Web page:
• 23 Apr, 2024

Top 10 Tips for Avoiding Sunburn

Top 10 Tips for Avoiding Sunburn

Using sunscreen is arguably one of the simplest ways to stop millions of cancer cases every year. Still, the majority of us neglect to apply sunscreen. Indeed, only 14% of American men and 30% of American women regularly apply sunscreen to their faces and other exposed skin before spending more than an hour outside, according to a recent study.


Tips for Avoiding Sunburn

Now that summer has arrived, it's time to go outside and soak up the sun! However, before you do, be sure to shield yourself from UV radiation's damaging effects, which can result in anything from sunburns to skin cancer. Here are our top recommendations for sun protection this season from all of your Bryn Mawr dermatologists. In actuality, sunburn is a radiation burn brought on by prolonged exposure to ultraviolet (UV) radiation. Skin that has been exposed to excessive sun exposure becomes red and painful in a matter of hours. The symptoms of a sunburn usually get worse in 24 to 36 hours, and depending on how bad the burn was, recovery may take days or weeks.

Sunburns are categorised into two intensity levels:

First-degree sunburn: 

Sunburns of this degree only affect the epidermis, the top layer of skin. Red, dry, irritated skin that may feel heated to the touch is one of the symptoms. Usually, these burns heal in three to five days.

Second-degree sunburn: 

This type of sunburn goes past the epidermis and into the dermis, which is the layer underneath. Deep red skin, blistering and edoema, as well as pain and discomfort, are among the symptoms. You might also feel queasy and have a fever. Sunburns that are in the second degree take longer to heal and raise your chance of getting skin cancer.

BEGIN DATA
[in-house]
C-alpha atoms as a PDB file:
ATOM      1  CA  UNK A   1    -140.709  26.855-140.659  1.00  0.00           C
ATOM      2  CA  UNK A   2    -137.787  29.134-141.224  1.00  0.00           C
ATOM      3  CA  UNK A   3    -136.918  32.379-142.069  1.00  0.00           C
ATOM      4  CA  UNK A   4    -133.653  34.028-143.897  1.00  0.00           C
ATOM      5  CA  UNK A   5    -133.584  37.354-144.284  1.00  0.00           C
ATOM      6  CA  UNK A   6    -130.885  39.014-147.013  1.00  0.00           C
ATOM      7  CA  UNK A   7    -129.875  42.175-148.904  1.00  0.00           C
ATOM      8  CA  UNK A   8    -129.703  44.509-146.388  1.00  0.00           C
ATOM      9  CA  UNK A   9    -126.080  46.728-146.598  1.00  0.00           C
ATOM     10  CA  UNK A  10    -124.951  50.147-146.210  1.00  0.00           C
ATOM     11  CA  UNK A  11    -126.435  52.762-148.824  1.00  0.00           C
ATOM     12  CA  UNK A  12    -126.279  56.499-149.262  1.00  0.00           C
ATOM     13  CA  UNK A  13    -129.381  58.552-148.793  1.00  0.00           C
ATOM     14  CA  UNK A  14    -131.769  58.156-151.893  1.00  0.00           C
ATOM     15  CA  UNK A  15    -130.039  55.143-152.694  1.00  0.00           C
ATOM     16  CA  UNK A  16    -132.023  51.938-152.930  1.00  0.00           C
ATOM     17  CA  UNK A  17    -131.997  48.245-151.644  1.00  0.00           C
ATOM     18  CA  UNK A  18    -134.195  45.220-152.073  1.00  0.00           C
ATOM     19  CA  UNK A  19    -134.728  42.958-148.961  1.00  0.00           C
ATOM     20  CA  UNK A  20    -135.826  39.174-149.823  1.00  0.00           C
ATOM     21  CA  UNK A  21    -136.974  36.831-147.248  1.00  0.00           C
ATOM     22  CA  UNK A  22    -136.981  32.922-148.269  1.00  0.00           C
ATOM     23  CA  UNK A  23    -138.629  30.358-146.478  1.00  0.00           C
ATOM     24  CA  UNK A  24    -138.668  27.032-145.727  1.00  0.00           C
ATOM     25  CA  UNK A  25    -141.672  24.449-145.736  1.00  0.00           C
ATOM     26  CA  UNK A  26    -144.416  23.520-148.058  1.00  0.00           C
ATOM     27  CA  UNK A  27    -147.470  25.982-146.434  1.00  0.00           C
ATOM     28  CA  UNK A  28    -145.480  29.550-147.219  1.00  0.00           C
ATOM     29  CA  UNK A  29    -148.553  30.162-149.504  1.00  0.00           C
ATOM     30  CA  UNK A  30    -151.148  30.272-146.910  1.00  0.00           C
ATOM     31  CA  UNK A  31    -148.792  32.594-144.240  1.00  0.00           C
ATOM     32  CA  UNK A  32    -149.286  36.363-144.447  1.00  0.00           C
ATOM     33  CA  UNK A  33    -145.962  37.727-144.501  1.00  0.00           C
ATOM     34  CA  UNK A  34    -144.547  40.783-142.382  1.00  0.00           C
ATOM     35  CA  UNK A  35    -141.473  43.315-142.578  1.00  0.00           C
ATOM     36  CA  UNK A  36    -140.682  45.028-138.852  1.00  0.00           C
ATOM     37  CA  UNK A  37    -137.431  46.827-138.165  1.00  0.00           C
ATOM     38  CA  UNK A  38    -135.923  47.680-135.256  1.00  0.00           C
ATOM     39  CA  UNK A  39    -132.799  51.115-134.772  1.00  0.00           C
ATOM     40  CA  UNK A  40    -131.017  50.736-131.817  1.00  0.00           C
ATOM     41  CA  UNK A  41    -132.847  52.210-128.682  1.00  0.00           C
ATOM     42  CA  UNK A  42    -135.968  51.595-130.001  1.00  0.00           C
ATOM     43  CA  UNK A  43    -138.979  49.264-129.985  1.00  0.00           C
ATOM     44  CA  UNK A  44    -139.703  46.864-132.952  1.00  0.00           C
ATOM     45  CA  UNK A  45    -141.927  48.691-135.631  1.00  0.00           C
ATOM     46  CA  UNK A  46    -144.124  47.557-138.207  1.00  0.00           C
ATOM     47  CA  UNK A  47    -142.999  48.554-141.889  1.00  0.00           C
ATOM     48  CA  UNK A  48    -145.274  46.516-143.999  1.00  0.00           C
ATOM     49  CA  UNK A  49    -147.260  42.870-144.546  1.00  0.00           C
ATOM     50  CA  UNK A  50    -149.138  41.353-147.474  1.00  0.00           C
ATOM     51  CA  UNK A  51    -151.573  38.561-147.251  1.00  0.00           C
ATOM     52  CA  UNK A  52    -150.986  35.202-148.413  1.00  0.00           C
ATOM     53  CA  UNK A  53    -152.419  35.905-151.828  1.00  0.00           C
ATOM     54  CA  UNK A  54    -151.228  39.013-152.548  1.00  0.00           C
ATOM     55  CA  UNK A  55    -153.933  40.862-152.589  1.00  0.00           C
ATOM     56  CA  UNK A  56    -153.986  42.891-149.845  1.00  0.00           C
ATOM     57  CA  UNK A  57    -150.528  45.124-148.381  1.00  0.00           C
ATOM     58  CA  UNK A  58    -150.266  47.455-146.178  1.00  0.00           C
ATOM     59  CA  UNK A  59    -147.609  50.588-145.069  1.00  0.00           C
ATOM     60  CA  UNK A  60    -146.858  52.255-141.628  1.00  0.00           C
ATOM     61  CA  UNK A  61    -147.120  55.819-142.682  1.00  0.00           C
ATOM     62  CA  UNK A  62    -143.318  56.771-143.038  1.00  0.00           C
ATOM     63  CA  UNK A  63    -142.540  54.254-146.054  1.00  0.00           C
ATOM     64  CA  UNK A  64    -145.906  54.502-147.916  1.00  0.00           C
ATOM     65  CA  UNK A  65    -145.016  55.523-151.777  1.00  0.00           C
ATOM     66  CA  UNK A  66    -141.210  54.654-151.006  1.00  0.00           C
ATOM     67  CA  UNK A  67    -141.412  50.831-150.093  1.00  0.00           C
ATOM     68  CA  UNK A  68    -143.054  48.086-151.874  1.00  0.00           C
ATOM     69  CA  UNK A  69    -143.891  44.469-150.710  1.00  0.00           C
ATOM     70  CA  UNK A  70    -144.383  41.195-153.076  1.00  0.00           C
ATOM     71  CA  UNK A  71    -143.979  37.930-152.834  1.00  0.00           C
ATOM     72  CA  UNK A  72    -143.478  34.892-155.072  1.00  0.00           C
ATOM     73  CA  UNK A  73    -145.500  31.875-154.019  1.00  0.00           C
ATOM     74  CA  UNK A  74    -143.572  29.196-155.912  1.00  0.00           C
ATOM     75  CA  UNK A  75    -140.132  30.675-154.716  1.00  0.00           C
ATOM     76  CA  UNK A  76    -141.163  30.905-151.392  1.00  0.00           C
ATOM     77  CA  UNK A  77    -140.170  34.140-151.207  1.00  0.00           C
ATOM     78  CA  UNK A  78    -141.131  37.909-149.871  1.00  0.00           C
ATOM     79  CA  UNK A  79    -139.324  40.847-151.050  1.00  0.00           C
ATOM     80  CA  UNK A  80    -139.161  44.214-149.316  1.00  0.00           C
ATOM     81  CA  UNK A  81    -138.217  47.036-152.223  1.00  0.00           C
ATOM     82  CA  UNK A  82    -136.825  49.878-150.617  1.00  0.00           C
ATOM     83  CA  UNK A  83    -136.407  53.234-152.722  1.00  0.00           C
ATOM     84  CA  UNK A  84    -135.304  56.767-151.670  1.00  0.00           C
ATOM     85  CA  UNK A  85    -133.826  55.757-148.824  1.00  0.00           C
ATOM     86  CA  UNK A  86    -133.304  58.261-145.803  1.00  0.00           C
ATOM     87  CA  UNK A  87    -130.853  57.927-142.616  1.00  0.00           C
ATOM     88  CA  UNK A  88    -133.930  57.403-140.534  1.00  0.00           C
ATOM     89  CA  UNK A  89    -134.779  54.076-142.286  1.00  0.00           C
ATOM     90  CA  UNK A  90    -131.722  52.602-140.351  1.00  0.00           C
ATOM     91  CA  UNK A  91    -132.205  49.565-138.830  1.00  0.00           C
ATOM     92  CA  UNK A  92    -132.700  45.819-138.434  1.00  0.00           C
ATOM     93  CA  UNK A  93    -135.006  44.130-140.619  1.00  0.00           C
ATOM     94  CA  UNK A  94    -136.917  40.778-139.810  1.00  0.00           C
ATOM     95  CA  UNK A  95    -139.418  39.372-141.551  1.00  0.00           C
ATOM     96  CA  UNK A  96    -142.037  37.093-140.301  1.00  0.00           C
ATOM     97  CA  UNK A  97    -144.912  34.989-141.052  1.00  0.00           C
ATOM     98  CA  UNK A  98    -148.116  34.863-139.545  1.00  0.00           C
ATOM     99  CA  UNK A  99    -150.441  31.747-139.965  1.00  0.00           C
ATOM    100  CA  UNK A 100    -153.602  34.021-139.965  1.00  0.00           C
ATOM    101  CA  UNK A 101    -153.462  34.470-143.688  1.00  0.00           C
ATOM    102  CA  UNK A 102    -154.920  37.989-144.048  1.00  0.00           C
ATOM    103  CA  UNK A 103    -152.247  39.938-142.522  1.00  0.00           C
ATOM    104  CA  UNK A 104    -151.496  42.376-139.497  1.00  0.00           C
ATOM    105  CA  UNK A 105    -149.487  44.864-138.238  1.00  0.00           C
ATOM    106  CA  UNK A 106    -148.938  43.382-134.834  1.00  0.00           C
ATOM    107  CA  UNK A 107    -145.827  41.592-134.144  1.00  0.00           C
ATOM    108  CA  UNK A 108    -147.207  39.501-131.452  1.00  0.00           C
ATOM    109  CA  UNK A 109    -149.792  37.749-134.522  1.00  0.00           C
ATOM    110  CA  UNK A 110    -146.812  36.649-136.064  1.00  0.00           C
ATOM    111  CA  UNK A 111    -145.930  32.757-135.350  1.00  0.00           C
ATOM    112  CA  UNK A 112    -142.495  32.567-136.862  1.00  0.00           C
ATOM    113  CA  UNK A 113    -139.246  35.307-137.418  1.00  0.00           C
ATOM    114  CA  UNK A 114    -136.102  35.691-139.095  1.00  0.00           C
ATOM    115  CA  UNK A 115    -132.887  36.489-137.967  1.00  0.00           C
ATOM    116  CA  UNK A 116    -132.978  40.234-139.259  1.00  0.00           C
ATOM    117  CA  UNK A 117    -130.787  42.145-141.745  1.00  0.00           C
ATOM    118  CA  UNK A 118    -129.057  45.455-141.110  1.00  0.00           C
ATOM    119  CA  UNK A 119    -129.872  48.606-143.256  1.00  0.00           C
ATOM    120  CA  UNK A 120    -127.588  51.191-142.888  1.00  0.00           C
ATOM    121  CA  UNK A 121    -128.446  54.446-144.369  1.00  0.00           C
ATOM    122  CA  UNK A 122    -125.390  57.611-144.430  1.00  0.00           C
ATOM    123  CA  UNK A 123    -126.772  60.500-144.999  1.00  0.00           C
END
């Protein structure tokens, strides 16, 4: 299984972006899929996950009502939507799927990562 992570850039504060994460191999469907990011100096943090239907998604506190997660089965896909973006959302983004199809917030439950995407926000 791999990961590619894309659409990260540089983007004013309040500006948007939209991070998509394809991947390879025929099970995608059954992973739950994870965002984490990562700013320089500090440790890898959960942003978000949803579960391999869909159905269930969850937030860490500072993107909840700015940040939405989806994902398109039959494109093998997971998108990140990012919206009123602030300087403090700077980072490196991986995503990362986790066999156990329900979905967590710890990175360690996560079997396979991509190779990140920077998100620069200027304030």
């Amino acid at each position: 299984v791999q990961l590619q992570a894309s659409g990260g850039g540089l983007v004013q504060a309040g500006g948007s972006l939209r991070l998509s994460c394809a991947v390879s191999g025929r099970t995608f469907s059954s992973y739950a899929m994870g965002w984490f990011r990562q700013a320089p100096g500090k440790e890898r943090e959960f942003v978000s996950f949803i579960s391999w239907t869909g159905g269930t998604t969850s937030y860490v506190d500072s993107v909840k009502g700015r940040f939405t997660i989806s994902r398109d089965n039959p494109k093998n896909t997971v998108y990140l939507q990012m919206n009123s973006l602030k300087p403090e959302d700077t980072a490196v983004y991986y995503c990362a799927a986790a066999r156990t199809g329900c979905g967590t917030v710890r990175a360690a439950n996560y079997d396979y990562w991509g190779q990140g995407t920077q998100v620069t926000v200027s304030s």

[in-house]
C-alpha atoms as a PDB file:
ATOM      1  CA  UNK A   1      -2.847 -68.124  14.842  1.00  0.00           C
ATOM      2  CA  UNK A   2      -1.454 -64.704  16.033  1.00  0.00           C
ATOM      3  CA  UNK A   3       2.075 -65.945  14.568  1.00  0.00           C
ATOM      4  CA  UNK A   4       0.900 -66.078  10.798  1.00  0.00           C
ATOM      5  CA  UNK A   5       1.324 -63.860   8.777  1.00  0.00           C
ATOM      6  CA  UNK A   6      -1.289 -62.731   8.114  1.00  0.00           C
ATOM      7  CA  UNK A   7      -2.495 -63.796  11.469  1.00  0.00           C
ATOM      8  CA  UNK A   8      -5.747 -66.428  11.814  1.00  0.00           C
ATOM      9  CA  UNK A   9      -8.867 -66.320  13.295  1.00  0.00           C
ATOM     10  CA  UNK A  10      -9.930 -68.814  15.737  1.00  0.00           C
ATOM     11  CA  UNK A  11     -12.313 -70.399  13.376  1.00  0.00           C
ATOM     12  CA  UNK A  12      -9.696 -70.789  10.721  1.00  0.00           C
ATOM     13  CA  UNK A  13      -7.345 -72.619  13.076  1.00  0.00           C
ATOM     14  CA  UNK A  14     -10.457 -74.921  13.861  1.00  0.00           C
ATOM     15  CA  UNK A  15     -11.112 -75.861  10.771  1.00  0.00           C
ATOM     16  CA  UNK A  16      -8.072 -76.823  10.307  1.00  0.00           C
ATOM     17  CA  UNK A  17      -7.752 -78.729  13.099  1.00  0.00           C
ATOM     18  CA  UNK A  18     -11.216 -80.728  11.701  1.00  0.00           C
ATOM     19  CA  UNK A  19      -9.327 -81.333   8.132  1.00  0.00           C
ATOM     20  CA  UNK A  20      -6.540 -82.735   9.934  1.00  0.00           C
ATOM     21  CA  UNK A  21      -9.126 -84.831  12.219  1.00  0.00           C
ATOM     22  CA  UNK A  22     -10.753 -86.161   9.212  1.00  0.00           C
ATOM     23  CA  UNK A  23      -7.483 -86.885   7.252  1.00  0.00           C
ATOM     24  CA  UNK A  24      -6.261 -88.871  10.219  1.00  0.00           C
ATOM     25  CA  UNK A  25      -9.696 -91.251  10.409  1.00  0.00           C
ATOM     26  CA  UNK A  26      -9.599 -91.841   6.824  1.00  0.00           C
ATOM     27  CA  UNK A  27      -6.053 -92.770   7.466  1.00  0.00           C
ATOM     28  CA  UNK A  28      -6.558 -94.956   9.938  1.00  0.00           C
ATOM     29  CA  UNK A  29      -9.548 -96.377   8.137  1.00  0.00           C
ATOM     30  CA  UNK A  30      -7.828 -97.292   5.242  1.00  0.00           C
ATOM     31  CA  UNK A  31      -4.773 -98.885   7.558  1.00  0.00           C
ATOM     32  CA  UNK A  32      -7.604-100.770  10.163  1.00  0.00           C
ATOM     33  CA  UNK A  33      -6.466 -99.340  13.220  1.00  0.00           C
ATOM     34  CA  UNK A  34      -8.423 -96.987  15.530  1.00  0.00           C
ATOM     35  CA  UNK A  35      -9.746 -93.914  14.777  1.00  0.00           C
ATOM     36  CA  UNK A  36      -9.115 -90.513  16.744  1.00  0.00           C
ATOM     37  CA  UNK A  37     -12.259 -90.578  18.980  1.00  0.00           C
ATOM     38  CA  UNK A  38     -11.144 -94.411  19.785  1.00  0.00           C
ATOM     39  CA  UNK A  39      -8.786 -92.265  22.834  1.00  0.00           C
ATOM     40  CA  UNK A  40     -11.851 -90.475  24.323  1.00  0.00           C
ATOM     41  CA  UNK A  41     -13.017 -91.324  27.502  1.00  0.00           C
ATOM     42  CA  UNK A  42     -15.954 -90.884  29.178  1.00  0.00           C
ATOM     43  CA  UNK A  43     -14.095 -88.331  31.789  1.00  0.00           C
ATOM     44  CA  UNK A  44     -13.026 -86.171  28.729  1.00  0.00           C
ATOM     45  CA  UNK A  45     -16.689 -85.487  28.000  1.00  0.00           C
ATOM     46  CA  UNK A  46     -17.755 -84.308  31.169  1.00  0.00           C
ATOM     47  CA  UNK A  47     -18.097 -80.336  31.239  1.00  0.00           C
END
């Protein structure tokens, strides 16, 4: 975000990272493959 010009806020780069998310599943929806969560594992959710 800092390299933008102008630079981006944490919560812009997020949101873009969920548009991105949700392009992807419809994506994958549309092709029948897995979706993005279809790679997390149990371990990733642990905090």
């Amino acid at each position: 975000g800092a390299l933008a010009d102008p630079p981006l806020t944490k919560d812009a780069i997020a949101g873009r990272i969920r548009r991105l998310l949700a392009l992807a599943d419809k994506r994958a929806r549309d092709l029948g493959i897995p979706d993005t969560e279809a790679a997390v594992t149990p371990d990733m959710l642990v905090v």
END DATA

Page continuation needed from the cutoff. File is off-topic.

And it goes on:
Although the article provides some crucial information regarding sun protection, we strongly advise you to read it in its entirety.

beautiful woman smears face sunscreen at the beach for sun protection beautiful woman smears face sunscreen at the beach for sun protection.  Avoiding Sunburn stock pictures, royalty-free photos & images


How to shield your skin from sunlight

1. Apply sunscreen every day, regardless of cloud cover.  

2. Before going outside, at least fifteen to thirty minutes beforehand, apply at least one ounce of sunscreen enough to fill a shot glass. Additionally, apply a lip balm or lipstick with a minimum SPF of 30 that contains sunscreen.

3. Select a broad spectrum sunscreen that offers protection from UVA and UVB rays. Ensure that it has an SPF of 30 or more and is water resistant. Other sunscreens won't shield you from skin cancer, but they might help prevent sunburn.

4. Use sunscreen again every two hours. If you are perspiring or swimming, reapply every hour. 

5. When near water or sand, exercise extra caution. Sunburn risk may rise as a result of these surfaces' reflection of the sun's harmful rays.

6. Babies under six months old should be kept fully covered and in the shade.

7. Try to avoid spending too much time in the sun between 10:00 AM and 4:00 PM. The sun's rays are at their strongest at this time. Apply the shadow rule: seek shade if the sun's rays are at their strongest and your shadow is shorter than you.

8. Put on long sleeves and long trousers if you can. More light is blocked by tightly woven dark clothing than by loosely woven or white clothing. Seek for clothing made of specific sun-protective materials for added protection.

9. Add some shade to your face, neck, and ears with a hat and some sunglasses. Sunglasses with lenses that absorb UV rays from 99% to 100% offer the best protection for the eyes and surrounding skin.

10. If you are taking any medications that could increase your sensitivity to the sun, exercise even more caution. Tweet about it These comprise particular classes of antifungals, anti-inflammatories, blood pressure drugs, and chemotherapy.